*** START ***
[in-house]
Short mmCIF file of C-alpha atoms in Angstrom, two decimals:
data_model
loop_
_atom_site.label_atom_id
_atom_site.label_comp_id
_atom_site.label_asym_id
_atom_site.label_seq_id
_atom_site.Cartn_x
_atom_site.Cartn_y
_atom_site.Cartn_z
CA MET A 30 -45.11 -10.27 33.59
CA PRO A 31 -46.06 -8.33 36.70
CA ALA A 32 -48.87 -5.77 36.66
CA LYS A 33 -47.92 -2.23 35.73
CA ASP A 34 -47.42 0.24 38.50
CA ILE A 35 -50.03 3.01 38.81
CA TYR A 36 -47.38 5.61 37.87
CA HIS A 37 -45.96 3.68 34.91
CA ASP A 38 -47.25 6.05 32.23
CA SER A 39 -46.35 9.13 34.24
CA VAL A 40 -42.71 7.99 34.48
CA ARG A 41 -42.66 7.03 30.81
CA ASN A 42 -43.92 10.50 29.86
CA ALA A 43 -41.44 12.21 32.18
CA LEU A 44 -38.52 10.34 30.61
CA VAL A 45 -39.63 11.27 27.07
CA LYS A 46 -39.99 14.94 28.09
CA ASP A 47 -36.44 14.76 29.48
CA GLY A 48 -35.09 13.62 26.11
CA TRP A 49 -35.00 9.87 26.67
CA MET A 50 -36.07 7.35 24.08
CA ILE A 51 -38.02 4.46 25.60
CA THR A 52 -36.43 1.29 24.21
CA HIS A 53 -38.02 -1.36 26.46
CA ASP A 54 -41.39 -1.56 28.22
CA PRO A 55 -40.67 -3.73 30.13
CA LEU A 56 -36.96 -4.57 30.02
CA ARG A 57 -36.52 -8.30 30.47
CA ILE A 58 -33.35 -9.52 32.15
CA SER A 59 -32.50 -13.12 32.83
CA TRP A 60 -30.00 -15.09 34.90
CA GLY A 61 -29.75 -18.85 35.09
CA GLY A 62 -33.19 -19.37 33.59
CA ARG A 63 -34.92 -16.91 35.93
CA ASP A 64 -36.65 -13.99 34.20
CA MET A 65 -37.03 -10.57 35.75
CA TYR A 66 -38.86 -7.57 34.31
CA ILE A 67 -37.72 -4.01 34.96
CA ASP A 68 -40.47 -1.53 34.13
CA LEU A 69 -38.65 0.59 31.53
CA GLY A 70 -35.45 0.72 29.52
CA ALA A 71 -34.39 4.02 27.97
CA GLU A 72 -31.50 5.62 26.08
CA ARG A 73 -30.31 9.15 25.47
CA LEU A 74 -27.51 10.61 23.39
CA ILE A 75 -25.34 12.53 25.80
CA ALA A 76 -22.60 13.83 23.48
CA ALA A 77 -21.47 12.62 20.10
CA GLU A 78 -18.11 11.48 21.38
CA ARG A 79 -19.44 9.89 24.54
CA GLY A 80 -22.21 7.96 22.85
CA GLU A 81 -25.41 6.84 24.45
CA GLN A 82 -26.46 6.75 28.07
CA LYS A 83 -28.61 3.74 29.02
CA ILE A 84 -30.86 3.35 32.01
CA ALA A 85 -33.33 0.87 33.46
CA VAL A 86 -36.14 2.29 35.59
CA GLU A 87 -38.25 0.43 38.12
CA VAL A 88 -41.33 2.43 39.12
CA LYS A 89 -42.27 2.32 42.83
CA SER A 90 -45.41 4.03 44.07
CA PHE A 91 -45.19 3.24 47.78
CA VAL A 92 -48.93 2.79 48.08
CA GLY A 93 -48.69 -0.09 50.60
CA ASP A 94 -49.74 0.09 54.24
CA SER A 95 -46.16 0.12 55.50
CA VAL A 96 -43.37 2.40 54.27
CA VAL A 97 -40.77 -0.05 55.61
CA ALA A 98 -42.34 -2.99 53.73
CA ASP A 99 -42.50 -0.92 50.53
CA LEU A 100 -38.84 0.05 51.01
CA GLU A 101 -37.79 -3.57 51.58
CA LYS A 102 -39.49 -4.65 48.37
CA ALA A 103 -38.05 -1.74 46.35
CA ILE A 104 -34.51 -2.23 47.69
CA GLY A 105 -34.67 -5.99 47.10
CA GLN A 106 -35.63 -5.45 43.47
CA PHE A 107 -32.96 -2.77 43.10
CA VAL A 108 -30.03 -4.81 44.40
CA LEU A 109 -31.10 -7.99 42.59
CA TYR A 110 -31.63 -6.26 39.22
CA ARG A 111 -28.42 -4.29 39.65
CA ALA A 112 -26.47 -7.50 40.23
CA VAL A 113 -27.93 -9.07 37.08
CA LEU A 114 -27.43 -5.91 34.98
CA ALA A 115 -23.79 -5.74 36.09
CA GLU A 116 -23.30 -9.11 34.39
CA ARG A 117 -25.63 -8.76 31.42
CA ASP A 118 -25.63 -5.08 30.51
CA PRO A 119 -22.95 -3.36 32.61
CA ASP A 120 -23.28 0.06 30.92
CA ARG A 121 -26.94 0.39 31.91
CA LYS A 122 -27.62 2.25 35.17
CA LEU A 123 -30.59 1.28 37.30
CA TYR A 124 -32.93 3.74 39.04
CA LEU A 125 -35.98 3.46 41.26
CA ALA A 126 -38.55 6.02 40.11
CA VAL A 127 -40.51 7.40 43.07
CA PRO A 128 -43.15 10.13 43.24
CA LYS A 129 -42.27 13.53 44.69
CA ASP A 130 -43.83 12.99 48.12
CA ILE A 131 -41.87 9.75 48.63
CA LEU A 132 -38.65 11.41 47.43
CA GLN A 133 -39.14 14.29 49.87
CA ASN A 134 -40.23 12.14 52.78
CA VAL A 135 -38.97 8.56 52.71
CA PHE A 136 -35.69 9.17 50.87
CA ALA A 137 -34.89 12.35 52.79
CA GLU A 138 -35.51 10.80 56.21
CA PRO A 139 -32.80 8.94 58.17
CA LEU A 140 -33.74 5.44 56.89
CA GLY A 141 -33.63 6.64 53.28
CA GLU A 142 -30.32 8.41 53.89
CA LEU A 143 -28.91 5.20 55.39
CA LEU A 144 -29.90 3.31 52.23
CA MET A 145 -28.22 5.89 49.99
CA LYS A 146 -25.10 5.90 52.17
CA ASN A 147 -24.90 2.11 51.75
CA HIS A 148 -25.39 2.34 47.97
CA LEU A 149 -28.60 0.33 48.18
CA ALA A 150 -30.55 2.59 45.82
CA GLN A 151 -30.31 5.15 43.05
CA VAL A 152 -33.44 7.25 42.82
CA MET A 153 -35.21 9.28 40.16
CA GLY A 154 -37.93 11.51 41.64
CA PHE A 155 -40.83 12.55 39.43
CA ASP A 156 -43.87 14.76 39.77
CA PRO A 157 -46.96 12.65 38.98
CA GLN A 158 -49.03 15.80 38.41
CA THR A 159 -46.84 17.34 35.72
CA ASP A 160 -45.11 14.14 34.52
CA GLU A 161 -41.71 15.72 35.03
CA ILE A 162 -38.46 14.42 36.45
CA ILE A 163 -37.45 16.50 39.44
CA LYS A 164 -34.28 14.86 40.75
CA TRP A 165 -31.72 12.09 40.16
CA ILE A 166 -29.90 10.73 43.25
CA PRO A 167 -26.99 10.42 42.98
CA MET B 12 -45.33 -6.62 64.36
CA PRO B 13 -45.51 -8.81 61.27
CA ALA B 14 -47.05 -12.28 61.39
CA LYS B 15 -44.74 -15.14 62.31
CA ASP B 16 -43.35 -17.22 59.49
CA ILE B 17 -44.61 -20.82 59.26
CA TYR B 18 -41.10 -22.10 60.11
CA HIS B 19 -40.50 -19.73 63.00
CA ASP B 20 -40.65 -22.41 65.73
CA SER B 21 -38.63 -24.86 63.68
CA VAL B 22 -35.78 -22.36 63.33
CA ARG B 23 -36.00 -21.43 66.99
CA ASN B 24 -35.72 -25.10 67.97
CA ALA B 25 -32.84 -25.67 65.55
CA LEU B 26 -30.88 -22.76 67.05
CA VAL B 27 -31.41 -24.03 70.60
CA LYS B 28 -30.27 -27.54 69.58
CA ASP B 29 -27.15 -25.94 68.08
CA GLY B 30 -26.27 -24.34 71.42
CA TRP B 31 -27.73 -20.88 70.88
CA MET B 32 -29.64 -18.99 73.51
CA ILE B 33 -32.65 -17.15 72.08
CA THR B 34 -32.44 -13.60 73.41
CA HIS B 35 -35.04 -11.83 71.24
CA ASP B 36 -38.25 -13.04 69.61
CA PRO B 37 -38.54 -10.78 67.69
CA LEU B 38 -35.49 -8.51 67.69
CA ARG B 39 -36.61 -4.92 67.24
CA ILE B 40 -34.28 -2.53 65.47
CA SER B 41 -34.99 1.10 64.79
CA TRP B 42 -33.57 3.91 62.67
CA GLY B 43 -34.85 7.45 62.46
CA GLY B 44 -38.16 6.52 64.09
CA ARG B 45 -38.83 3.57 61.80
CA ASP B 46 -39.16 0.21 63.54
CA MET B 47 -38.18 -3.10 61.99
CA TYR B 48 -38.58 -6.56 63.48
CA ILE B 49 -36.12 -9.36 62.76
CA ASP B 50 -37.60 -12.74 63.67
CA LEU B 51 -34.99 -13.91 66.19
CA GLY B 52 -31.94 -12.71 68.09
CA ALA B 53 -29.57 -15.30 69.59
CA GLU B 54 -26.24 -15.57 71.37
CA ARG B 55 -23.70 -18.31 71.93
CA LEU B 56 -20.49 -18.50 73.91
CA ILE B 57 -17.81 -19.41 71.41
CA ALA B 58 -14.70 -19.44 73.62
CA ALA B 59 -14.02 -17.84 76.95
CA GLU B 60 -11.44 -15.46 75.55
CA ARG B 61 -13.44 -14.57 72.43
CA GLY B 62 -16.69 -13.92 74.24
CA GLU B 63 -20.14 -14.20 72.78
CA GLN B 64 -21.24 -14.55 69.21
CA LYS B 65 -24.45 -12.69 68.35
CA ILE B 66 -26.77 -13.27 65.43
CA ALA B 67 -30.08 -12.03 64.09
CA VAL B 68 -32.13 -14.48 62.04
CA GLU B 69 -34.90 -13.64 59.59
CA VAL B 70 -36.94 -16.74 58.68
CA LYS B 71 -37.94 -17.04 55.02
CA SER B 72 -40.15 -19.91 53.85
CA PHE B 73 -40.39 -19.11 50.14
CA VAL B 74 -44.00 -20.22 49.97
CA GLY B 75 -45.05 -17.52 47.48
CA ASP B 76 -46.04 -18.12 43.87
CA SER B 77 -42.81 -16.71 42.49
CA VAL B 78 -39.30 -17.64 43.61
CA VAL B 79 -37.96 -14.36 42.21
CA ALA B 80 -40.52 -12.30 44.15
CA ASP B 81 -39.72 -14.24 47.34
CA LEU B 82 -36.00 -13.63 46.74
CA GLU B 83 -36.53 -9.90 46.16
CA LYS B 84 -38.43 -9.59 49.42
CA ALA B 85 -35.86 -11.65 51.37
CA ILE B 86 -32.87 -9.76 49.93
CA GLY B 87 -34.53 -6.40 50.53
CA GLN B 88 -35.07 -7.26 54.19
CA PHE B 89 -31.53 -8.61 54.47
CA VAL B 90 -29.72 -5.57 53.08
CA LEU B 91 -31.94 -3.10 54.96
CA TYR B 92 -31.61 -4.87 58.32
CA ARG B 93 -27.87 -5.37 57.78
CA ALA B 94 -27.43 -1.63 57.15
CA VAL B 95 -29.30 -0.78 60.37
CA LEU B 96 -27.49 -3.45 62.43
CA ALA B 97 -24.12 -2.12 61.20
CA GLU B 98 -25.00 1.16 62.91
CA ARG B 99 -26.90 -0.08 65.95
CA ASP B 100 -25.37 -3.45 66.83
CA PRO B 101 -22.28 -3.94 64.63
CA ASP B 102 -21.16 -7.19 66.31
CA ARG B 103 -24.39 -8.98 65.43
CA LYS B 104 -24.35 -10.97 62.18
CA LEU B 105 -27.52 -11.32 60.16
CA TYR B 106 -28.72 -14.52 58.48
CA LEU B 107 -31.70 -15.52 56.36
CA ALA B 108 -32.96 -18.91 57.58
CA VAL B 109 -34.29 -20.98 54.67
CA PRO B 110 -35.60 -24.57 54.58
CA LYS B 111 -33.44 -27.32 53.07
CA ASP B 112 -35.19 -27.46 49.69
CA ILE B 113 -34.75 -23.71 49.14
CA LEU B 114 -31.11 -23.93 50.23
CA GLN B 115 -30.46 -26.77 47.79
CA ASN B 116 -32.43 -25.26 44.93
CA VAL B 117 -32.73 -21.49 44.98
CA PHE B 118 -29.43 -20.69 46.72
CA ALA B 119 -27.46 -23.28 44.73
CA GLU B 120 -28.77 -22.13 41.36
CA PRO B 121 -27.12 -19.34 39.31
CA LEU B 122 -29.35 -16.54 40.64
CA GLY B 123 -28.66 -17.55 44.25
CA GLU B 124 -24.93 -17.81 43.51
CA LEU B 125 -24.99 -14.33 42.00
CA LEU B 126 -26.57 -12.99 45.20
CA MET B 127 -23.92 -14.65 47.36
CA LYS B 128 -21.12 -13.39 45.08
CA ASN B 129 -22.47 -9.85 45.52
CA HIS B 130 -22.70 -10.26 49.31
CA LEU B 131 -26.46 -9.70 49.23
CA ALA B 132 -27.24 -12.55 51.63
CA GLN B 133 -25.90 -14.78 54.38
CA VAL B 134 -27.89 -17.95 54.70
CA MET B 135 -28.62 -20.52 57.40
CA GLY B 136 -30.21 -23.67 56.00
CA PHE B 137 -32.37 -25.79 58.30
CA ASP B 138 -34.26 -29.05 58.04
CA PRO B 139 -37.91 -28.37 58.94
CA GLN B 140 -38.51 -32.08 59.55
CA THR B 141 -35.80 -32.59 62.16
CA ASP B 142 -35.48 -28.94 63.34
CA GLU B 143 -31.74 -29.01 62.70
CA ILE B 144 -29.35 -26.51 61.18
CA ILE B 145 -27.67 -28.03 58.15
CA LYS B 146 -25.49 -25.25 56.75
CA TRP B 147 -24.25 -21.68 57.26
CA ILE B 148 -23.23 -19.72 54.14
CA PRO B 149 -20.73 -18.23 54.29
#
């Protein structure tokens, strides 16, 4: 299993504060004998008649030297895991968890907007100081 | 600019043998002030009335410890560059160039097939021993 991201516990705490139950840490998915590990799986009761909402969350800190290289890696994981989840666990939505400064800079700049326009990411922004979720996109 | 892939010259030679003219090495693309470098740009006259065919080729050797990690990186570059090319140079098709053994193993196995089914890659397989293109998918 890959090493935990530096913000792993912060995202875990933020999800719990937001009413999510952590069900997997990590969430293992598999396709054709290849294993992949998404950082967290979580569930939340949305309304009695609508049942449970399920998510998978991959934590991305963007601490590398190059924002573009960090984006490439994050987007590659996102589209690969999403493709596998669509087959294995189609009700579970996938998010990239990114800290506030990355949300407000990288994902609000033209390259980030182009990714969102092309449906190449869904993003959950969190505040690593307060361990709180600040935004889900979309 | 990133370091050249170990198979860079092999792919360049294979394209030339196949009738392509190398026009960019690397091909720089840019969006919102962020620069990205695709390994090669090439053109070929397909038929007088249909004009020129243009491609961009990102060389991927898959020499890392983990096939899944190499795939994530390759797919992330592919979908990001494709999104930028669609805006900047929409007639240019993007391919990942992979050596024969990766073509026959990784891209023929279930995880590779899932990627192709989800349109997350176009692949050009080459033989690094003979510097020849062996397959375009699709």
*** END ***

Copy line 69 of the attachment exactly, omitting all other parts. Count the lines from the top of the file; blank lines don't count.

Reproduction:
CA GLU A 87 -38.25 0.43 38.12